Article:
treated unfairly, he said. “They do not allow for anybody to have a
lifestyle different from the average person in Nebraska.”

Source: http://stopthedrugwar.org


Federal Appeals Court: Driving With Money is a Crime Eighth Circuit
Appeals Court ruling says police may seize cash from motorists even in
the absence of any evidence that a crime has been committed.

A federal appeals court ruled yesterday that if a motorist is carrying
large sums of money, it is automatically subject to confiscation. In the
case entitled, “United States of America v. $124,700 in U.S. Currency,”
the U.S. Court of Appeals for the Eighth Circuit took that amount of cash
away from Emiliano Gomez Gonzolez, a man with a “lack of significant
criminal history” neither accused nor convicted of any crime.

On May 28, 2003, a Nebraska state trooper signaled Gonzolez to pull
over his rented Ford Taurus on Interstate 80. The trooper intended to
issue a speeding ticket, but noticed the Gonzolez’s name was not on the
rental contract. The trooper then proceeded to question Gonzolez — who
did not speak English well — and search the car. The trooper found a
cooler containing $124,700 in cash, which he confiscated. A trained drug
sniffing dog barked at the rental car and the cash. For the police, this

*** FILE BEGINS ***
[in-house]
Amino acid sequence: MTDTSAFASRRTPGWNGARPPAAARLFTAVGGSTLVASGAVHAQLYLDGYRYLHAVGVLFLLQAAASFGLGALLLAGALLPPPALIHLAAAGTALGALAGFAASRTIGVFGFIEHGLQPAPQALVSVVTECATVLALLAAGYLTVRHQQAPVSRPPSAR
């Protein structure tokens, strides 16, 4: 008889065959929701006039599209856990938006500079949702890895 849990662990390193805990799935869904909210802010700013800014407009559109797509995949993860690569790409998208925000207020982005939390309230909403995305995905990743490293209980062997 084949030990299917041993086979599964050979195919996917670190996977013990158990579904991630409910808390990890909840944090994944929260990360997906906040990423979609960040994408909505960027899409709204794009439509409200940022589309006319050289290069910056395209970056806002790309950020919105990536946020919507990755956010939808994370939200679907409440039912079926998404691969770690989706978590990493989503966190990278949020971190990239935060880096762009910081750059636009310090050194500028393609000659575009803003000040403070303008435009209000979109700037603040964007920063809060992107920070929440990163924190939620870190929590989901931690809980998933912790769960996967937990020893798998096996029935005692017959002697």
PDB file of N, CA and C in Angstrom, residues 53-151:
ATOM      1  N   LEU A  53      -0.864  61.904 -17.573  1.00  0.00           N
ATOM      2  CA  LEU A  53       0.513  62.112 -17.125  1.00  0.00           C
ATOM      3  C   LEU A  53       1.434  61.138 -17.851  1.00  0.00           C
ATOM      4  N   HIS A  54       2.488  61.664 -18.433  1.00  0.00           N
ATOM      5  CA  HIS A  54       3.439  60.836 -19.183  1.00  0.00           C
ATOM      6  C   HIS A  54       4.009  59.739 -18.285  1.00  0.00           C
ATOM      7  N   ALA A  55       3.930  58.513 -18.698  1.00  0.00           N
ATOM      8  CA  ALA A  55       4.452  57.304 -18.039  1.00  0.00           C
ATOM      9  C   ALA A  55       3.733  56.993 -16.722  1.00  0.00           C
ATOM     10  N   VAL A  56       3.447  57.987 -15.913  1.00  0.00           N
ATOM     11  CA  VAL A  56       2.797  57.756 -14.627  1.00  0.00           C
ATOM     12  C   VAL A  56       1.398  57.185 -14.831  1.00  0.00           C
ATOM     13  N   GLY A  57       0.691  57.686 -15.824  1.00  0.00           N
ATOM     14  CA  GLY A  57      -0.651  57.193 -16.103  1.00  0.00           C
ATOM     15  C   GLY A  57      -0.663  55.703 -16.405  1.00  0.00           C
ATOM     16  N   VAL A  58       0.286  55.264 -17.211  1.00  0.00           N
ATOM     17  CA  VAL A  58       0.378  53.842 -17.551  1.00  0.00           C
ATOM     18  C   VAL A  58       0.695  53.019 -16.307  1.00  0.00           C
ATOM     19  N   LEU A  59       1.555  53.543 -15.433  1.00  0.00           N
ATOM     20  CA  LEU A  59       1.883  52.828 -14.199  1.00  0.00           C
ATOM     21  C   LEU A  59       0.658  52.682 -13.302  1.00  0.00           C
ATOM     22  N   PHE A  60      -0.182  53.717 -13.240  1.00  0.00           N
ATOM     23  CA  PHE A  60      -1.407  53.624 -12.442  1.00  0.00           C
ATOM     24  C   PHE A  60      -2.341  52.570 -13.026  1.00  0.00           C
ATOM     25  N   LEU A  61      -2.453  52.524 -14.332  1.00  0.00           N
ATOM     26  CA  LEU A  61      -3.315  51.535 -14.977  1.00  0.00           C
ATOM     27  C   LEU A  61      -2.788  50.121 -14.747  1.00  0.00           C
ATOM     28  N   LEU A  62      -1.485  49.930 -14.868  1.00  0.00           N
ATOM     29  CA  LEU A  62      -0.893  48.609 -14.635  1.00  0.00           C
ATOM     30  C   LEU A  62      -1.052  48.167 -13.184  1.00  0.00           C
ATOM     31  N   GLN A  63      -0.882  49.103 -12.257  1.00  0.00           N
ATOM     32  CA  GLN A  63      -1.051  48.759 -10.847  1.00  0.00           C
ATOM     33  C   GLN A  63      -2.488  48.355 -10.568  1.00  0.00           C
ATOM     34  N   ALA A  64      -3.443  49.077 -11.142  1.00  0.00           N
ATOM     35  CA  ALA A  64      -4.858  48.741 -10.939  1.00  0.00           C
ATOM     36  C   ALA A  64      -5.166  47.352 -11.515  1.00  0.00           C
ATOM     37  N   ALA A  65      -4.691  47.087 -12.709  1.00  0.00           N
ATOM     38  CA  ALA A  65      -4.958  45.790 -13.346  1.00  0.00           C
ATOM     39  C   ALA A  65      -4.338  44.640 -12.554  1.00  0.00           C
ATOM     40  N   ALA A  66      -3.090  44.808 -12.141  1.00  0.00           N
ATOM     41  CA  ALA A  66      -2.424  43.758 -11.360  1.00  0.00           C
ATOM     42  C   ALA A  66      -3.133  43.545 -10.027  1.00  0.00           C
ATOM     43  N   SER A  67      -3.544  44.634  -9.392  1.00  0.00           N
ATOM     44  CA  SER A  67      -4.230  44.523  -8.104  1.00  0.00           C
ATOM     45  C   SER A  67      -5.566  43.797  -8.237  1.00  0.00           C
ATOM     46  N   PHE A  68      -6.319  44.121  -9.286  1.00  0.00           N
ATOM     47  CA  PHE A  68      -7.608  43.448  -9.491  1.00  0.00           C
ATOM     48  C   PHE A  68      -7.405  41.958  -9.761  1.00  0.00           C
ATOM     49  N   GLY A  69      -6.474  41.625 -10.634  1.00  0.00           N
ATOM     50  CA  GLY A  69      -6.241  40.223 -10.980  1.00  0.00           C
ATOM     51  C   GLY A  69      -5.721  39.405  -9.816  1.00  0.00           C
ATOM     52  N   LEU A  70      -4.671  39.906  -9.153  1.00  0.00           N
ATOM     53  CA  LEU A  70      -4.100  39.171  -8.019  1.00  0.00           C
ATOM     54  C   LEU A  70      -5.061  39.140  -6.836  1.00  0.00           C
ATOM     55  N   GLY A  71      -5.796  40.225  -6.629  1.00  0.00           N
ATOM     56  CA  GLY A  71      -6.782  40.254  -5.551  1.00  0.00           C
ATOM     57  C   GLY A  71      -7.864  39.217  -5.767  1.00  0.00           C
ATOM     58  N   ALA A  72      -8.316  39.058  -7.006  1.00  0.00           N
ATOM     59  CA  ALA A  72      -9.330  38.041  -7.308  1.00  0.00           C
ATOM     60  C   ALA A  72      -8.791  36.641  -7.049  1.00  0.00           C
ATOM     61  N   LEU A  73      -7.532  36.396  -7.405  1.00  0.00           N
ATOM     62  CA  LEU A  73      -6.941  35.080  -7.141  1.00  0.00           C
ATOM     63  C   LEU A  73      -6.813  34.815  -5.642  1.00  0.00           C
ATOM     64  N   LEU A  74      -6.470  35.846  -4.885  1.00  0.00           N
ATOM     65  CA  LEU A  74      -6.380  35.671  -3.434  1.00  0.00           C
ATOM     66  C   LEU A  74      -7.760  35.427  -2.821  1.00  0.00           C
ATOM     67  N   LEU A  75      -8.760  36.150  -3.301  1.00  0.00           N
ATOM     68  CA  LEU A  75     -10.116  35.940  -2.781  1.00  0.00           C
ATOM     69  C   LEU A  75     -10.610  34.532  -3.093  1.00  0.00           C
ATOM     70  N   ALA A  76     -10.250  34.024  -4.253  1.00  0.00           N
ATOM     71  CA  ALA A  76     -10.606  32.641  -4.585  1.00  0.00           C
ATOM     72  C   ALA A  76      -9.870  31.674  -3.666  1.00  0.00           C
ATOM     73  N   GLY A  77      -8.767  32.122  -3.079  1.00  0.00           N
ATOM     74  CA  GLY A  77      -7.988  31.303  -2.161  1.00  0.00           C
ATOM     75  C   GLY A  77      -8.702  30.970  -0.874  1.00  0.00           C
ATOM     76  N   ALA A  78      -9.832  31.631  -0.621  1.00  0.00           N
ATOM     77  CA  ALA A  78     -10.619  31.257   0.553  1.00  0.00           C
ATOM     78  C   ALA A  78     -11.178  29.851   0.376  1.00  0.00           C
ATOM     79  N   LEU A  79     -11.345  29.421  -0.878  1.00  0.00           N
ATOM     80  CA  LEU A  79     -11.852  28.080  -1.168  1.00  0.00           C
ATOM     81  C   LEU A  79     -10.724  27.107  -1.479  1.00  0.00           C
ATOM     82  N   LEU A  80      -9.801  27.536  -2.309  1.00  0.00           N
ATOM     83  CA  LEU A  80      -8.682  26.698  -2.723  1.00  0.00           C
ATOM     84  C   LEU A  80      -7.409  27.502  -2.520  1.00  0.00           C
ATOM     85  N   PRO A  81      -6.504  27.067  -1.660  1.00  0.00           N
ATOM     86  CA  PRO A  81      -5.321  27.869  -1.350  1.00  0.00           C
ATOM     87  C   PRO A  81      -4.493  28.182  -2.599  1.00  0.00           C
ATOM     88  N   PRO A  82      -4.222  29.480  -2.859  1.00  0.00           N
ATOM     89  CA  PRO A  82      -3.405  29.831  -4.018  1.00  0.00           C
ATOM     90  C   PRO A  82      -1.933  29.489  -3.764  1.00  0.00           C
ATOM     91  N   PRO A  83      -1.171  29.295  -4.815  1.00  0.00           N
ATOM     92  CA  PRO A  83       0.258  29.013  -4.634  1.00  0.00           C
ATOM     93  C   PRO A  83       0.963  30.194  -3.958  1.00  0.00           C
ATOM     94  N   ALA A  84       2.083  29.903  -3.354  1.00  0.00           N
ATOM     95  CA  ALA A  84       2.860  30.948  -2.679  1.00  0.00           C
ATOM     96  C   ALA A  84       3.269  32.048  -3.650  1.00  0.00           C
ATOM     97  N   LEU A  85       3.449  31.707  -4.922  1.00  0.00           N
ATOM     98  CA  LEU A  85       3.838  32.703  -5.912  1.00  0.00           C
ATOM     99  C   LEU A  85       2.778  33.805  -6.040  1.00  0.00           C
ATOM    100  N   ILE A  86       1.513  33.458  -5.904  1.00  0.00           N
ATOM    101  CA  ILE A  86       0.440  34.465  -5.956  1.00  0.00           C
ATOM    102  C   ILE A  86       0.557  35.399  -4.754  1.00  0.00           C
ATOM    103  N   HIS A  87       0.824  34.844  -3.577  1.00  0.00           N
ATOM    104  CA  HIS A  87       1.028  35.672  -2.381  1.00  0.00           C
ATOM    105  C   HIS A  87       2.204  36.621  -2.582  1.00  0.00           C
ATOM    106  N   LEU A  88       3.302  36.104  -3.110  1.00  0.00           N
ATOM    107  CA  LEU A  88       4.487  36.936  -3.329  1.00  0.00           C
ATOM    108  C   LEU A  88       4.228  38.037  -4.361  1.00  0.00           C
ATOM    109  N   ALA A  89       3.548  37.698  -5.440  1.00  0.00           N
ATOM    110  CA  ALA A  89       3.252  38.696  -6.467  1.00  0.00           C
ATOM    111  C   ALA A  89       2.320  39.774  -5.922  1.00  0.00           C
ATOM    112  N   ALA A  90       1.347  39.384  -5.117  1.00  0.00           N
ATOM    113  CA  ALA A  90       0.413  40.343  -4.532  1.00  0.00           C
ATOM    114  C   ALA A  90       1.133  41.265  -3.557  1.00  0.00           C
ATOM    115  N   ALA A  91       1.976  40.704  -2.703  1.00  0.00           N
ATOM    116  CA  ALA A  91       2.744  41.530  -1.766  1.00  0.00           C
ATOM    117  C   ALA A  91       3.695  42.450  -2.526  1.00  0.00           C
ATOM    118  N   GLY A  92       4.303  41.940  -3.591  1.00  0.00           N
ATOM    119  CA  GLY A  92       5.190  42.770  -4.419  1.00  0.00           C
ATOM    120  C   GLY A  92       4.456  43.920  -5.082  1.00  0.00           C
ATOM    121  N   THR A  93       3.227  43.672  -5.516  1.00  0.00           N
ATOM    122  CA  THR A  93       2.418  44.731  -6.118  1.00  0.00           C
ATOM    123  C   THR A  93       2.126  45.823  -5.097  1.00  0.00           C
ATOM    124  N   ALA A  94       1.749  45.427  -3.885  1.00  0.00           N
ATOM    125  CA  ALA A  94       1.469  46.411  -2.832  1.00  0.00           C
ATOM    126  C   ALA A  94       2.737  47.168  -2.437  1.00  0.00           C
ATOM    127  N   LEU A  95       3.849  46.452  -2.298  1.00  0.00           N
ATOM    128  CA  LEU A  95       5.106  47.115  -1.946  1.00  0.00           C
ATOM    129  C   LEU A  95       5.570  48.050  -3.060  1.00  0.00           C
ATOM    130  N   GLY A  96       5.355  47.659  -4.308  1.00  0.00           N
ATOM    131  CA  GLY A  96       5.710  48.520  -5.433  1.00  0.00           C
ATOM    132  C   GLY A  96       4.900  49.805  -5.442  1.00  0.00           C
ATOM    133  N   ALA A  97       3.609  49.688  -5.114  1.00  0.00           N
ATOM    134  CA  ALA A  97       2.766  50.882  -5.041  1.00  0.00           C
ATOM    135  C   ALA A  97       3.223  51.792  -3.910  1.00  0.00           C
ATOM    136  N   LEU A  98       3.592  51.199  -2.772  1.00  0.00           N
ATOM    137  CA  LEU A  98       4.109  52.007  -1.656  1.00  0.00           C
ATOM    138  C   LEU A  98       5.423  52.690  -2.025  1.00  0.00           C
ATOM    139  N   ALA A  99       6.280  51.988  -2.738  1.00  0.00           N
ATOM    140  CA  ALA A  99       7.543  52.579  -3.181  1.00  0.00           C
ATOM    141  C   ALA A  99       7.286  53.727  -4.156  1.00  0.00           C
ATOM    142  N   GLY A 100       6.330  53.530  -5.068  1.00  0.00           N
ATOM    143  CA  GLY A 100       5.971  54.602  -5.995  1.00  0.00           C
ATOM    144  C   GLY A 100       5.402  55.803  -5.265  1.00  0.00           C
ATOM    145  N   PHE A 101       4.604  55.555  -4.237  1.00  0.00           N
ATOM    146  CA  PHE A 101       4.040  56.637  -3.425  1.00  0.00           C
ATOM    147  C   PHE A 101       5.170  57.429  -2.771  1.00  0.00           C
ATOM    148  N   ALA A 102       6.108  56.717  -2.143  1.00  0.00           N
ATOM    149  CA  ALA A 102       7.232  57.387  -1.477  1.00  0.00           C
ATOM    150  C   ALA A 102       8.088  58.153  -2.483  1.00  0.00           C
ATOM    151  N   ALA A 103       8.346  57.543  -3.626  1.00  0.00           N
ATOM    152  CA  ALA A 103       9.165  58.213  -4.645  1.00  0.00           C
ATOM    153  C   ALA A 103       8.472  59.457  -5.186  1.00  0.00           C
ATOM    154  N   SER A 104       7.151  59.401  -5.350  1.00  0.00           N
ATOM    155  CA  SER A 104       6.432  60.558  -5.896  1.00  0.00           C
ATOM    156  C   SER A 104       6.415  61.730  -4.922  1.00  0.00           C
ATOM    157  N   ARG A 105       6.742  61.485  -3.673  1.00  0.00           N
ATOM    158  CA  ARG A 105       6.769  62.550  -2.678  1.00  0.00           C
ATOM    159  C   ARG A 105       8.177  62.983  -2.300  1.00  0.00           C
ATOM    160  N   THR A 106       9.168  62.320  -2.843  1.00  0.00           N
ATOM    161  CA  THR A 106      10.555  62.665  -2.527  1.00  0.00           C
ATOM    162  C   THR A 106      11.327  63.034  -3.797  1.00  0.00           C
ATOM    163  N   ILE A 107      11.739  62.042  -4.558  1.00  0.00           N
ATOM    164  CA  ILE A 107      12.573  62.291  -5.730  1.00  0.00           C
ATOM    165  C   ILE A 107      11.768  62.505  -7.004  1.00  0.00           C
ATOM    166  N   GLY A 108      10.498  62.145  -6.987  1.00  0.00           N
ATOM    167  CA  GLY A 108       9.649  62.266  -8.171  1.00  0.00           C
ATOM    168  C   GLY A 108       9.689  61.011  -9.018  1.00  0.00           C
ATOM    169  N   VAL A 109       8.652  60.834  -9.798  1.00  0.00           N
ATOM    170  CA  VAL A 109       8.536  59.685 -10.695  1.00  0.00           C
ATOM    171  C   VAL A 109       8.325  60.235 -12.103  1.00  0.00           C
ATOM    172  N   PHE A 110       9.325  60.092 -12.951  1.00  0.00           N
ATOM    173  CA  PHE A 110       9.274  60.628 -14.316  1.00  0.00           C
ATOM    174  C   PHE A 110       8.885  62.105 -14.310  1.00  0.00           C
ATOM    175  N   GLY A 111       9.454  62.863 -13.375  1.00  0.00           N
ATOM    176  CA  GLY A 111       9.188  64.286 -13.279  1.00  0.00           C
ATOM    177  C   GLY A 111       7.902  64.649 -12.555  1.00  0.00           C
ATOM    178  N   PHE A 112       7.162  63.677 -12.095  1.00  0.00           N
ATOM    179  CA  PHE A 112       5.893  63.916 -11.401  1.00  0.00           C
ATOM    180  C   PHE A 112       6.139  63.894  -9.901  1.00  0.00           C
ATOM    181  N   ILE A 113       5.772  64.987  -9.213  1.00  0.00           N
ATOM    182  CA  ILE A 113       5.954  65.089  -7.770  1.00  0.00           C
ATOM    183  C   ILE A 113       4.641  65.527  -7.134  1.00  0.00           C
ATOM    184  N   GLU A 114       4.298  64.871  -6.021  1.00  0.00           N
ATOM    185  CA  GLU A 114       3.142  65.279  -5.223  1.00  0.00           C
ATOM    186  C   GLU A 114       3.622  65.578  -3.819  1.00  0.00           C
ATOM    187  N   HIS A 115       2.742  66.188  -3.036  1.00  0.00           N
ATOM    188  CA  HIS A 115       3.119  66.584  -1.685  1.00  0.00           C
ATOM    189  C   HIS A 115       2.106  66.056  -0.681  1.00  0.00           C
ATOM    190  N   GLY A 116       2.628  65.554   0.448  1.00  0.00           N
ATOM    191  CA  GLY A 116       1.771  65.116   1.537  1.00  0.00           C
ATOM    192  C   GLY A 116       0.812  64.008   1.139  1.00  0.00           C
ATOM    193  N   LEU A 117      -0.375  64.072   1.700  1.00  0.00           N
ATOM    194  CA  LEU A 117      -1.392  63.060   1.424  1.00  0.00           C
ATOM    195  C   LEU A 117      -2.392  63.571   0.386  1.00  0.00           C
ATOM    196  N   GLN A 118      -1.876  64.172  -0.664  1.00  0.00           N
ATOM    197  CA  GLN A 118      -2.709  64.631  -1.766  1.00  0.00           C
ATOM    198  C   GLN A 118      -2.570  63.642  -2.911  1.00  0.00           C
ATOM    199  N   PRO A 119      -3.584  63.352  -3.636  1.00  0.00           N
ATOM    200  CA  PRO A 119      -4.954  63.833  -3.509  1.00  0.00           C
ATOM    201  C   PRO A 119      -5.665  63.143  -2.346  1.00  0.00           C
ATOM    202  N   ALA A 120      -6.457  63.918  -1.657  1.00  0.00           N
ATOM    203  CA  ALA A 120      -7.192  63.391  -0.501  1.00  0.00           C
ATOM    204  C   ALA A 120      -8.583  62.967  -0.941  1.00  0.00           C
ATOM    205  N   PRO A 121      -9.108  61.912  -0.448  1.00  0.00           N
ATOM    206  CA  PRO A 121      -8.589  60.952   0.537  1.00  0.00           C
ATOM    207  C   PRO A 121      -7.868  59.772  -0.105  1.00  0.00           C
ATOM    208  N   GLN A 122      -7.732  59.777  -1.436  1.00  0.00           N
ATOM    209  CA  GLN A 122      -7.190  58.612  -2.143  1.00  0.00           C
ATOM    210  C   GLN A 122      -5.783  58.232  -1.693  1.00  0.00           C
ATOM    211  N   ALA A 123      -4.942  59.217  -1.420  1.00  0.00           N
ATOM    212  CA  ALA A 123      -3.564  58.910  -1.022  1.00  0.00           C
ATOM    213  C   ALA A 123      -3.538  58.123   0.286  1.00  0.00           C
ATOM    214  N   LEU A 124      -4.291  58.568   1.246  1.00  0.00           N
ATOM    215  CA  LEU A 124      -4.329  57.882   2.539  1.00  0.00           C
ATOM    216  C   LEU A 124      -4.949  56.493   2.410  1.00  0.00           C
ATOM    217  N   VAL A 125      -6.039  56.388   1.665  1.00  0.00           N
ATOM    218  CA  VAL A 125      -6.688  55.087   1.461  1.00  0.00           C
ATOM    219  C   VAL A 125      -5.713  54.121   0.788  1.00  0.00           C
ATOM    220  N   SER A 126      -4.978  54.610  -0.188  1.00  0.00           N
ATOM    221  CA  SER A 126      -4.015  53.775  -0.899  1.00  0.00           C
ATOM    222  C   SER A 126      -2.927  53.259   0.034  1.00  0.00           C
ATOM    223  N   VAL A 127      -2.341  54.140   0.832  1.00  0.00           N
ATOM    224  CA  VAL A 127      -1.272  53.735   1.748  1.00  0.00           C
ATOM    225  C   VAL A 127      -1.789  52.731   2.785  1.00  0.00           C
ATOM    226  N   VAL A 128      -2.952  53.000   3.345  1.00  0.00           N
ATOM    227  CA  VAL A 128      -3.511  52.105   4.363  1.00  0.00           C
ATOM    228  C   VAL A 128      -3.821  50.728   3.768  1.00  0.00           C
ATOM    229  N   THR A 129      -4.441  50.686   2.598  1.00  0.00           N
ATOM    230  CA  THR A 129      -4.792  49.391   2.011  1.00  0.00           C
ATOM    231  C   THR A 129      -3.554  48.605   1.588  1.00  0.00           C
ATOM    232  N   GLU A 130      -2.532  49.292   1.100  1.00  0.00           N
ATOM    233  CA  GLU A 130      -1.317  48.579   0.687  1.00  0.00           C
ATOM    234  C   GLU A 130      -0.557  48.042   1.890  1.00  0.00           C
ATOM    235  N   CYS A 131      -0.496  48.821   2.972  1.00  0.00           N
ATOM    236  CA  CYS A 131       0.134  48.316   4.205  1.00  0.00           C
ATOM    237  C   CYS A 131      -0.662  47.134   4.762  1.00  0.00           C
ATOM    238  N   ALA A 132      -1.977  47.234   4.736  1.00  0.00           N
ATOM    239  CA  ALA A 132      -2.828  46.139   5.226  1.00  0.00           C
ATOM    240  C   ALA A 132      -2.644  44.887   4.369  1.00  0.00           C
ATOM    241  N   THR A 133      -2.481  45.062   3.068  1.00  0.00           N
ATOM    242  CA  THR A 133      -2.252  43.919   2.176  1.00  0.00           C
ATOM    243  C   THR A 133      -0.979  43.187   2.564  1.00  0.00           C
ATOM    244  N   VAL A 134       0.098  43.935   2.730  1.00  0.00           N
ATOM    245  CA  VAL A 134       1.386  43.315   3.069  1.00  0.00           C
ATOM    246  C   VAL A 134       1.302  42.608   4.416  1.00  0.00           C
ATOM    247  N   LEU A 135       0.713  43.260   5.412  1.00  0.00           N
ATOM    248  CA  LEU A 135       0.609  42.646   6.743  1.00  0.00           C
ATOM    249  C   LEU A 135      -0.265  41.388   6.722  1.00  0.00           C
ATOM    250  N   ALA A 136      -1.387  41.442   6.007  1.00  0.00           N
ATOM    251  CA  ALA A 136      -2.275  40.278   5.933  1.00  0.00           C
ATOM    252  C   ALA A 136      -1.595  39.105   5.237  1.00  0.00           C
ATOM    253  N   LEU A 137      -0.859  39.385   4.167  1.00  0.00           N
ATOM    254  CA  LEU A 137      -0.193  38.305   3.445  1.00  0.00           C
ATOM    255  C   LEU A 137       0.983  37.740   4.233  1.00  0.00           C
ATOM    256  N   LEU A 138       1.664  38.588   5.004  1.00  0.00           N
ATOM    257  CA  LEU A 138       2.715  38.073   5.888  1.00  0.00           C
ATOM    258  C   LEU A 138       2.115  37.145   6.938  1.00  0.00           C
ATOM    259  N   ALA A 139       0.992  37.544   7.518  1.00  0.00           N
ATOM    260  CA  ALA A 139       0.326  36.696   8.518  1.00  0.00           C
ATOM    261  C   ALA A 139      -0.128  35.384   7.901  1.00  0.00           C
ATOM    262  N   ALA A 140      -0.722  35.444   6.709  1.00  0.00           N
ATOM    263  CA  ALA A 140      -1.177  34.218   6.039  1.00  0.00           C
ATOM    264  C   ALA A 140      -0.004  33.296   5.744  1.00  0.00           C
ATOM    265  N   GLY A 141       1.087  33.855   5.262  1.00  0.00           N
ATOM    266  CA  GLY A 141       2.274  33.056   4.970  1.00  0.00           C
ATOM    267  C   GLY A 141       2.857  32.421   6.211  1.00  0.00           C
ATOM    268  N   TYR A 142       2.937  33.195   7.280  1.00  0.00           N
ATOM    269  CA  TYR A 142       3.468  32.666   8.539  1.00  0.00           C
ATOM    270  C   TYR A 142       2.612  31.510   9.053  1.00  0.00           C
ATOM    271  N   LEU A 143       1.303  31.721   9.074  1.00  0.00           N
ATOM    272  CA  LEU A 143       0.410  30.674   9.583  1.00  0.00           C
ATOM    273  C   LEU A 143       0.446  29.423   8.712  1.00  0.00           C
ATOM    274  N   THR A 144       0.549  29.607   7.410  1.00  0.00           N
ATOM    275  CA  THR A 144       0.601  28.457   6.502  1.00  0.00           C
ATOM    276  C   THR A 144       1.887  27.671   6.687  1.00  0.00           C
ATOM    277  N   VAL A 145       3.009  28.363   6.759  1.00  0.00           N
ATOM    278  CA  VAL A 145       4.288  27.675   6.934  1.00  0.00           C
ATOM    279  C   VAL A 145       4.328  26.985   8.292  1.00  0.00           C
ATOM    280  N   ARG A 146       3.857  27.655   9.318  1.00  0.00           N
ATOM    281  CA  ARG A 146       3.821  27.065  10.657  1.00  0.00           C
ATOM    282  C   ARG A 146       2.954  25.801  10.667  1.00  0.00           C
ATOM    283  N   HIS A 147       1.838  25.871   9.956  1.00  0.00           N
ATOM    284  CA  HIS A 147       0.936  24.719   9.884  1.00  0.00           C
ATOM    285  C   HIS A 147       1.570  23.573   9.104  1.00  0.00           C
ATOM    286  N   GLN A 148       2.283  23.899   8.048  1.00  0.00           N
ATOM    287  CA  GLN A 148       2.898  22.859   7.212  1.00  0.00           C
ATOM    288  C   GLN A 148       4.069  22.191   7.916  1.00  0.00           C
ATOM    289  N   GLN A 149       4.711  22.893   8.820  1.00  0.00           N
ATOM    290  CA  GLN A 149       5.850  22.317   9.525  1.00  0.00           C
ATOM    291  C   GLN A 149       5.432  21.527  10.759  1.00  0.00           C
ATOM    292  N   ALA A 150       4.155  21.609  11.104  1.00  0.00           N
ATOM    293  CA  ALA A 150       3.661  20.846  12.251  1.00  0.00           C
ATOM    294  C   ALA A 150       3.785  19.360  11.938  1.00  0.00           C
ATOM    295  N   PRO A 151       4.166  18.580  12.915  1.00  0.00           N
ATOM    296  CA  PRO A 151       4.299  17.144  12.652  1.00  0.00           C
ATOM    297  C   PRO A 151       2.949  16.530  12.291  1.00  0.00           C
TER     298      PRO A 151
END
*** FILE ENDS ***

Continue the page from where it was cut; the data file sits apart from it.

was all the evidence needed to establish a drug crime that allows the
force to keep the seized money.

Associates of Gonzolez testified in court that they had pooled their
life savings to purchase a refrigerated truck to start a produce
business. Gonzolez flew on a one-way ticket to Chicago to buy a truck,
but it had sold by the time he had arrived. Without a credit card of his
own, he had a third-party rent one for him. Gonzolez hid the money in a
cooler to keep it from being noticed and stolen. He was scared when the
troopers began questioning him about it. There was no evidence disputing
Gonzolez’s story.

Yesterday the Eighth Circuit summarily dismissed Gonzolez’s story. It
overturned a lower court ruling that had found no evidence of drug
activity, stating, “We respectfully disagree and reach a different
conclusion… Possession of a large sum of cash is ‘strong evidence’ of a
connection to drug activity.”

Judge Donald Lay found the majority’s reasoning faulty and issued a
strong dissent.

“Notwithstanding the fact that claimants seemingly suspicious
activities were reasoned away with plausible, and thus presumptively
trustworthy, explanations which the government failed to contradict or
rebut, I note that no drugs, drug paraphernalia, or drug records were
recovered in connection with the seized money,” Judge Lay wrote. “There
is no evidence claimants were ever convicted of any drug-related crime,
nor is there any indication the manner in which the currency was bundled
was indicative of drug use or distribution.”

“Finally, the mere fact that the canine alerted officers to the
presence of drug residue in a rental car, no doubt driven by dozens,
perhaps scores, of patrons during the course of a given year, coupled
with the fact that the alert came from the same location where the
currency was discovered, does little to connect the money to a controlled
substance offense,” Judge Lay Concluded.

Source: US v. $124,700 (US Court of Appeals, Eighth Circuit,
8/19/2006) http://www.thenewspaper.com/